The Oregon Health Authority on Friday issued interim guidelines on how hospitals should equitably prioritize access to potentially life-saving treatments should the health care system become overwhelmed by the ongoing pandemic or a future natural disaster.

It’s hardly an academic question, as daily cases of the highly contagious omicron variant public have set records all week and topped 10,000 cases Friday, roughly triple the late summer high point in the delta wave.

While omicron appears to cause less serious illness, Oregon hospitals are already operating on very thin margins in terms of available beds, and public health officials predict the sheer size of the omicron surge will drive a major wave of hospitalizations, as it has in other states. In the coming weeks, they predict that will strain and potentially swamp available staffing, bed capacity and vital equipment necessary to deliver normal standards of care – although the state managed to make it through the earlier delta surge when infections spurred record hospitalizations and deaths.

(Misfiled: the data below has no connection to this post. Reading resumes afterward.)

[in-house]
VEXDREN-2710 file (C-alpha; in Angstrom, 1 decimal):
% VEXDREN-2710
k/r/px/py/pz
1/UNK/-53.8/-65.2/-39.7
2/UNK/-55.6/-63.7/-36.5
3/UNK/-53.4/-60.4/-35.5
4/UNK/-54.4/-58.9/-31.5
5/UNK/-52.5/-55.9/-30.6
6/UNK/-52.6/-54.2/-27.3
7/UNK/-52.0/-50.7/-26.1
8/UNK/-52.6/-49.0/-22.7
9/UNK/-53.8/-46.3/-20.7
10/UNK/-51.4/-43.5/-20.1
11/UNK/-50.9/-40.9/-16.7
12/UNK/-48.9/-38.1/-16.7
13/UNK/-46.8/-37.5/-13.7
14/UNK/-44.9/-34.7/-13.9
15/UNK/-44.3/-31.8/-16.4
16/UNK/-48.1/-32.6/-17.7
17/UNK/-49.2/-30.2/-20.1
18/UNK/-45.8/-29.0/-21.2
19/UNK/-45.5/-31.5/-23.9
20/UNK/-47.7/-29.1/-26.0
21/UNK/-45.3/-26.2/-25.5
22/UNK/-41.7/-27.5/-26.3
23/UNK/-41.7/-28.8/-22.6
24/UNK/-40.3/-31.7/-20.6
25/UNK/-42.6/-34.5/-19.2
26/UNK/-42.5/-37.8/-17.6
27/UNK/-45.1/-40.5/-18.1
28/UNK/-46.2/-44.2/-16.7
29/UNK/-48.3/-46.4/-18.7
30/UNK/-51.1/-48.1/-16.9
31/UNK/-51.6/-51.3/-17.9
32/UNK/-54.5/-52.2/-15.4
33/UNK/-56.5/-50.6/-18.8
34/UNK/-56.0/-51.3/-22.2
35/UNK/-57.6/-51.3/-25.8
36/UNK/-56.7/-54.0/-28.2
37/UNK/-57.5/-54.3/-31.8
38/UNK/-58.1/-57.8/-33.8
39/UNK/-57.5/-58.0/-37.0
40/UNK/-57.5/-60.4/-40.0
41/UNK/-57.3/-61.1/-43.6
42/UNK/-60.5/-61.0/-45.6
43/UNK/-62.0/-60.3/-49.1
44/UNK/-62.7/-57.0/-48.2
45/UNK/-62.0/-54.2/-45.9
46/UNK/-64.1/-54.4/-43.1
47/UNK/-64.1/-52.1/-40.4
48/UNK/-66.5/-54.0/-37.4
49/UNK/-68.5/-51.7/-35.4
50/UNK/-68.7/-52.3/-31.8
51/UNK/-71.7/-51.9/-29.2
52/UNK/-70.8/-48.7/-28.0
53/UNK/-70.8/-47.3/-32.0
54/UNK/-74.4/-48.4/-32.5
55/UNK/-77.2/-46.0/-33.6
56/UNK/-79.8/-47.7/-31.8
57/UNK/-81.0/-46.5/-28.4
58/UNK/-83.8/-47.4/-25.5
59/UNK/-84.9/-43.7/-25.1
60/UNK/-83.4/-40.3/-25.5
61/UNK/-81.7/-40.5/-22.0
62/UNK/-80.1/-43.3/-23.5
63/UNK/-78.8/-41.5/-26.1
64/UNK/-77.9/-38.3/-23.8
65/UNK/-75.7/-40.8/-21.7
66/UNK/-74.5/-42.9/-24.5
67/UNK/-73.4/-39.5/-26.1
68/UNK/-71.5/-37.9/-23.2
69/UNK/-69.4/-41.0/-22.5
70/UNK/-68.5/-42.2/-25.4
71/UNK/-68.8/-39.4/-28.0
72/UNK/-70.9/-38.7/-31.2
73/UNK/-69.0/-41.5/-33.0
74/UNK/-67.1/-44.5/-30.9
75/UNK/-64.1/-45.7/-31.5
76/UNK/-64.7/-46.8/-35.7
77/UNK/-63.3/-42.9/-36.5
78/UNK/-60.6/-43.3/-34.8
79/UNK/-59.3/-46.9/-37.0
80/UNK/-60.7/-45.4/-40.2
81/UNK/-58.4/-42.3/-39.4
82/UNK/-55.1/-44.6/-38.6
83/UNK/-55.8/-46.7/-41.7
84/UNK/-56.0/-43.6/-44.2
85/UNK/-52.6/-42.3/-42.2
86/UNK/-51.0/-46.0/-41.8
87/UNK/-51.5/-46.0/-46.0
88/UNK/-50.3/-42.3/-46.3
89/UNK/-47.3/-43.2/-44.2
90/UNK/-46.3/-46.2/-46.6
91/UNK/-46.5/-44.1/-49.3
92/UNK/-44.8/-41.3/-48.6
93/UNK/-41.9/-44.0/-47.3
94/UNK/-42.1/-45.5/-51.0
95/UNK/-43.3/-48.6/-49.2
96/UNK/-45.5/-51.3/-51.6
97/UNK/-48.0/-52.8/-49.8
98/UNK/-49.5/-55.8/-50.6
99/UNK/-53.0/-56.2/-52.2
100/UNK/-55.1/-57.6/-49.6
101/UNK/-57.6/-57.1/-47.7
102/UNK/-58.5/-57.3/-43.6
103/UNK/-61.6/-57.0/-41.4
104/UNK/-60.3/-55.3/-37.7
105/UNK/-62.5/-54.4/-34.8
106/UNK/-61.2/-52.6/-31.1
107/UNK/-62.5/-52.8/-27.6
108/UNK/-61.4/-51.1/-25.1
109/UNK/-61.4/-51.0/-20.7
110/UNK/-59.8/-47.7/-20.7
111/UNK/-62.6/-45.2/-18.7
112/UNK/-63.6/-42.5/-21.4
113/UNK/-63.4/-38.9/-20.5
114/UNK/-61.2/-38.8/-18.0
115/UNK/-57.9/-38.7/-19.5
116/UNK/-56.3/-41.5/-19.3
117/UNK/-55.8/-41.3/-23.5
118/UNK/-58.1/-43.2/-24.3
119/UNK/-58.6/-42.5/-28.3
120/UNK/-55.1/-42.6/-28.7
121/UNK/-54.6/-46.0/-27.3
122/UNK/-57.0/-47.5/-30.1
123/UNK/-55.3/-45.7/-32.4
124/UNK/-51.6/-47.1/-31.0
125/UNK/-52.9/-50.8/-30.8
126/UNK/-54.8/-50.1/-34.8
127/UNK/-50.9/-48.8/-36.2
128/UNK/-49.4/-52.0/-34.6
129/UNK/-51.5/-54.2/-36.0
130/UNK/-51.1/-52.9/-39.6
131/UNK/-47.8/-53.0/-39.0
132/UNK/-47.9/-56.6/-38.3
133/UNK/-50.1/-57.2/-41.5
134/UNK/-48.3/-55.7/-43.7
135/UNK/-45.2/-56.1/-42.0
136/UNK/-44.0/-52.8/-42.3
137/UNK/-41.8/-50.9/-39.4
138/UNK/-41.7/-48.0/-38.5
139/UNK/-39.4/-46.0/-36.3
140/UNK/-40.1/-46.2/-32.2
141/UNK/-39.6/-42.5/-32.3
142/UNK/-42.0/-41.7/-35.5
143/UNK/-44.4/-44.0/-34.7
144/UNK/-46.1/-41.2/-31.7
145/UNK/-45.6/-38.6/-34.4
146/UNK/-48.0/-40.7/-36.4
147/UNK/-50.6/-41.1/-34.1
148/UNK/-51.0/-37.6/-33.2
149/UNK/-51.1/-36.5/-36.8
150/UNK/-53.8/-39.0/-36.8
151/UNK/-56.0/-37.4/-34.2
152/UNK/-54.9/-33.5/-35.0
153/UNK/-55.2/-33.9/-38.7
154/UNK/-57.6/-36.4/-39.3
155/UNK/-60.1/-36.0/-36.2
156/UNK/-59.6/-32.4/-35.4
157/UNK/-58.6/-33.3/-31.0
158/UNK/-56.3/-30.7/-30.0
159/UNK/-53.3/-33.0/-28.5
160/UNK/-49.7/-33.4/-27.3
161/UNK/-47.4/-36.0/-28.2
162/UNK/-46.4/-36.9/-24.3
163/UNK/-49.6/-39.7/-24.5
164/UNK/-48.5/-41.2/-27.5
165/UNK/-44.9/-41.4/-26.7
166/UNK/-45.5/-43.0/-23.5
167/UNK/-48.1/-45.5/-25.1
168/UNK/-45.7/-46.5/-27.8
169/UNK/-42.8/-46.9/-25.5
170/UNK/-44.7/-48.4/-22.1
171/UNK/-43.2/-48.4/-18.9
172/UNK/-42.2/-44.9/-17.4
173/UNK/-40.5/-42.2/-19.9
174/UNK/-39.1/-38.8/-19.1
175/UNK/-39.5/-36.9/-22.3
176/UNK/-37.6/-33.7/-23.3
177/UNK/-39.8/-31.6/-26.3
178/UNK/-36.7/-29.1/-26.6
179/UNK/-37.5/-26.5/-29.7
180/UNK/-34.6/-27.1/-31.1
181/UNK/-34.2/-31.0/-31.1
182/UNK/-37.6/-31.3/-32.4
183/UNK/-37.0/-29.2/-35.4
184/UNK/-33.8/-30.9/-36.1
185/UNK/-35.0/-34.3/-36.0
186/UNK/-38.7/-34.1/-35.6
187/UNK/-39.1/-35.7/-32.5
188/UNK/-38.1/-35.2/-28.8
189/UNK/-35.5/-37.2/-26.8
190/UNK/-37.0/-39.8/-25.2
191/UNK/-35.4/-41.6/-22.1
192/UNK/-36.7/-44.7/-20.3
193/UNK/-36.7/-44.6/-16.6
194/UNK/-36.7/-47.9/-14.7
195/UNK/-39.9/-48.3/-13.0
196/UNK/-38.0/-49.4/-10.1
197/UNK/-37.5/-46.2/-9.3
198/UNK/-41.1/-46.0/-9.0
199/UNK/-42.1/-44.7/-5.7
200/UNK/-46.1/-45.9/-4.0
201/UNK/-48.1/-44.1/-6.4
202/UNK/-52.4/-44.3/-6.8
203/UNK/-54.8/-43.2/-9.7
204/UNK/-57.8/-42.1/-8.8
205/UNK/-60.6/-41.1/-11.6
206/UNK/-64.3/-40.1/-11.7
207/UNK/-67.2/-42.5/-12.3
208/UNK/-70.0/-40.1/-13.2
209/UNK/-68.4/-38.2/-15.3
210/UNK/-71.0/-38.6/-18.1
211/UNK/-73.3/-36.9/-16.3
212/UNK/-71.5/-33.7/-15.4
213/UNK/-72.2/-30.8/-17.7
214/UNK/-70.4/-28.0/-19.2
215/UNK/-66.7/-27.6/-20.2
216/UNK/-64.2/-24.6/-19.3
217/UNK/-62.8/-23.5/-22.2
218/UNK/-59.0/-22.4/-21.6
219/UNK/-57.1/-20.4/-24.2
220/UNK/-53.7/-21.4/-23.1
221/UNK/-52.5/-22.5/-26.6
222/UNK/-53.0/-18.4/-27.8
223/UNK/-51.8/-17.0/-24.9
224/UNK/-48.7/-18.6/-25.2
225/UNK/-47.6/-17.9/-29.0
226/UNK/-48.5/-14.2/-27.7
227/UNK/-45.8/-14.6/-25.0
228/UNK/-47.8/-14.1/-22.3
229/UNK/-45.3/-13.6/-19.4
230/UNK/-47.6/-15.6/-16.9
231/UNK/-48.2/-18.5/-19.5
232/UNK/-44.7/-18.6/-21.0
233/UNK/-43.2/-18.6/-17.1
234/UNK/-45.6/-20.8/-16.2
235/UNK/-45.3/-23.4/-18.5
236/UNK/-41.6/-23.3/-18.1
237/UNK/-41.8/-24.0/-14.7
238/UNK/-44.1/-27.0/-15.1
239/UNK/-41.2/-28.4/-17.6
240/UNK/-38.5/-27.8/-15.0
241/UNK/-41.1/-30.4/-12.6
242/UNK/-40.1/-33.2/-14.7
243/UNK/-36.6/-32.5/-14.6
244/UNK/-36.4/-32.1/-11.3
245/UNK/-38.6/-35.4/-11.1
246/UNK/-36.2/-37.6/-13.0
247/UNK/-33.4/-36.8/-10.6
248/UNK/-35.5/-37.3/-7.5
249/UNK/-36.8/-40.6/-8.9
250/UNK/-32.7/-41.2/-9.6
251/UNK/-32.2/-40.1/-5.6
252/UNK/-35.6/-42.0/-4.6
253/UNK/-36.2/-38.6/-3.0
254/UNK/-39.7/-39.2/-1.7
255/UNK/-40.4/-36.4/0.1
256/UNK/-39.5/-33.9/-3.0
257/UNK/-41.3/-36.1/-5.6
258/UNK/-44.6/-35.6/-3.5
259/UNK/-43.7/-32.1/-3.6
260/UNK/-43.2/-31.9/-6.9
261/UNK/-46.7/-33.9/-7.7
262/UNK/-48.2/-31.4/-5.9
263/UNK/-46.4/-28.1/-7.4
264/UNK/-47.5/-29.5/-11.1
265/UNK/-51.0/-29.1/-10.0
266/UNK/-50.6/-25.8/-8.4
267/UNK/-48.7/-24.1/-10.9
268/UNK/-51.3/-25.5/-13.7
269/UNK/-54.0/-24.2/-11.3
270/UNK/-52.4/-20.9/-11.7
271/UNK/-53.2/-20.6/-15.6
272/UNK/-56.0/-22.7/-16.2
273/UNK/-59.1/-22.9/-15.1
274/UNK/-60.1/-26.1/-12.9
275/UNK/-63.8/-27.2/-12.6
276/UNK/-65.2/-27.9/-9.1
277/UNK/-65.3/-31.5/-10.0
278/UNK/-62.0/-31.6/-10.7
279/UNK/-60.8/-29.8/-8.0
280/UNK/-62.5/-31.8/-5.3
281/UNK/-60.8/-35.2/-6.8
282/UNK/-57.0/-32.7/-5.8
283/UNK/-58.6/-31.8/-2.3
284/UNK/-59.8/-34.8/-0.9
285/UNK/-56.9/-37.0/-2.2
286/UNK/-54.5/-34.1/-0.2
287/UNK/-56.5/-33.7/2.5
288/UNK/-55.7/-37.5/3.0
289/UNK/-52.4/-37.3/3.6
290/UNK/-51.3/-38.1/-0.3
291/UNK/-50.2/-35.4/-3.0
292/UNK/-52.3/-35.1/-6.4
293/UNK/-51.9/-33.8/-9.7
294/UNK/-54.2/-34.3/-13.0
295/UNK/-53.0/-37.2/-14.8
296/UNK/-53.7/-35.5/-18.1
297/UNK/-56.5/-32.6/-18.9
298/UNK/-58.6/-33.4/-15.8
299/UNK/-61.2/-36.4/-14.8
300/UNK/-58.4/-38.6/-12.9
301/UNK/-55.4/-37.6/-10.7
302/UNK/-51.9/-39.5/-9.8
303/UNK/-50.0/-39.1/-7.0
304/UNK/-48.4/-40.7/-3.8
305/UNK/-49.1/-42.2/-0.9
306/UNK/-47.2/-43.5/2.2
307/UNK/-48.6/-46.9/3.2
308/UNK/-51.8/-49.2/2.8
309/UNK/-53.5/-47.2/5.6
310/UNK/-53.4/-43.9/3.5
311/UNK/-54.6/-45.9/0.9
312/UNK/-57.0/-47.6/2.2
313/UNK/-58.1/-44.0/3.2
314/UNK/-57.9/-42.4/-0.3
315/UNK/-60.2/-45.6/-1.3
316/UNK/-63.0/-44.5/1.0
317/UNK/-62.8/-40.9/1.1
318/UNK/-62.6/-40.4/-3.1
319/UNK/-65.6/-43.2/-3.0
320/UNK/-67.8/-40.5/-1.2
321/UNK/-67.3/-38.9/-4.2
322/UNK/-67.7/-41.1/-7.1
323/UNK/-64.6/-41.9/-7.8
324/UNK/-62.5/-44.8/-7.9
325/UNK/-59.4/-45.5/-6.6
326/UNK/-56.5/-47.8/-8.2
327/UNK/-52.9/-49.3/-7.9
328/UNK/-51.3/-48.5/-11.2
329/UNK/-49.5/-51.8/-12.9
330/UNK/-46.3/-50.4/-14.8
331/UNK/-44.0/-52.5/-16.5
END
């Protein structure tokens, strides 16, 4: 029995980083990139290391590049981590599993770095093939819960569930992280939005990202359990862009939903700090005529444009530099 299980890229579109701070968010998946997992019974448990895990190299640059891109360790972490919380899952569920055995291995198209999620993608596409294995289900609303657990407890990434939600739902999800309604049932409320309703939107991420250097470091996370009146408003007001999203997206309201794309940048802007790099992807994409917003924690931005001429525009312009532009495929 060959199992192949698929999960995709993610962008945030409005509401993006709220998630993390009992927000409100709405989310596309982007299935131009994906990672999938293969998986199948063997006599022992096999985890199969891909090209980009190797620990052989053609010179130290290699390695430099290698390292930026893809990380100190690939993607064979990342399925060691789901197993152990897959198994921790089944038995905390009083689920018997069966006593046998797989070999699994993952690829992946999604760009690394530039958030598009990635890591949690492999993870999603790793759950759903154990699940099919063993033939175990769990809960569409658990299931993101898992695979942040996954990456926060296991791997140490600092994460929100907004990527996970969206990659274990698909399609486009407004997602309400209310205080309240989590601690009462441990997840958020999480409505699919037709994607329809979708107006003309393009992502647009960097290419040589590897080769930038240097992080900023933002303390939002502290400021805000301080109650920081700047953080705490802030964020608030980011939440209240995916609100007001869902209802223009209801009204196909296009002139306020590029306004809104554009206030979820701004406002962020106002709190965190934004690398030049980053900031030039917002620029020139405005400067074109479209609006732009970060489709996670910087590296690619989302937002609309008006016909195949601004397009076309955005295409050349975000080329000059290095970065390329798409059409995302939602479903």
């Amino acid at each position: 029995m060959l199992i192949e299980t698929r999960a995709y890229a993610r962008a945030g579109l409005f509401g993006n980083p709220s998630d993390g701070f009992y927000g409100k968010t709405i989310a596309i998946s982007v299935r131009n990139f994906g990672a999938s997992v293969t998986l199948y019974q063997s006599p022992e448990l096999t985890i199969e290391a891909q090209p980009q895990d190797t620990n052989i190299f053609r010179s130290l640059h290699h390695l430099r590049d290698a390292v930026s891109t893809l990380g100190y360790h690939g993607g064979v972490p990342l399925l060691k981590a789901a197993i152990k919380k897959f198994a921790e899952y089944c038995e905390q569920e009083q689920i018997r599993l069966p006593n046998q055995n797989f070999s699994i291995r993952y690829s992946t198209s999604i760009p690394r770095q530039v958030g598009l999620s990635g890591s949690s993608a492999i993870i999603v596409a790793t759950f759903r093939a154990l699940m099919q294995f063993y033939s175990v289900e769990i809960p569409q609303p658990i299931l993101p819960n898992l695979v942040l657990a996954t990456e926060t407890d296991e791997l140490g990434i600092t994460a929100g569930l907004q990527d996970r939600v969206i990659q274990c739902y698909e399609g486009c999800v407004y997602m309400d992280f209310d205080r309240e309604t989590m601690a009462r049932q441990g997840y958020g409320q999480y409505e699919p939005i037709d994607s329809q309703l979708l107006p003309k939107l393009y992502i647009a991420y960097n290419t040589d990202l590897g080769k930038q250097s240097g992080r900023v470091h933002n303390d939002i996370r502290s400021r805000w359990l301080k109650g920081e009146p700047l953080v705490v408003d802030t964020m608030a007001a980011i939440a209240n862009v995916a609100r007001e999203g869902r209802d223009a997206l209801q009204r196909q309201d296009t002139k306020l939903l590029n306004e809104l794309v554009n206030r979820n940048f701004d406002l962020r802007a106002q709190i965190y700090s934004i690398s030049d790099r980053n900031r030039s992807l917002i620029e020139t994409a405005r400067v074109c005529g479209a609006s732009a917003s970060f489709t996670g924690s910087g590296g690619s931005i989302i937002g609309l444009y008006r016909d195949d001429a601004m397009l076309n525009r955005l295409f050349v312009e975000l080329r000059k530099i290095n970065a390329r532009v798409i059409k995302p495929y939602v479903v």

In a worst-case scenario, a new wave could leave hospitals making life or death decisions on how to allocate scarce resources among competing patients.

Area hospitals are already beginning to feel the pinch in emergency rooms. COVID-19 hospitalizations have been rising steadily and spiked 12% Thursday, though intensive care units have not seen the same uptick and the supply of ventilators remains plentiful.

Dr. Dana Hargunani, OHA’s chief medical officer, said the interim tool issued Friday is based on standards used in Arizona, Washington and Massachusetts. Hospitals can use their own standards if consistent with the state’s or adopt the interim tool.

In the event multiple patients are competing for the same scarce resource, the state tool provides a scoring system hospitals can use to rank patients based on their likelihood of surviving to hospital discharge. It takes into account how many of their bodily functions are compromised, and to what extent. The protocols stress that an individual’s use of medical or social resources in the past or the future should not be a factor in care decisions.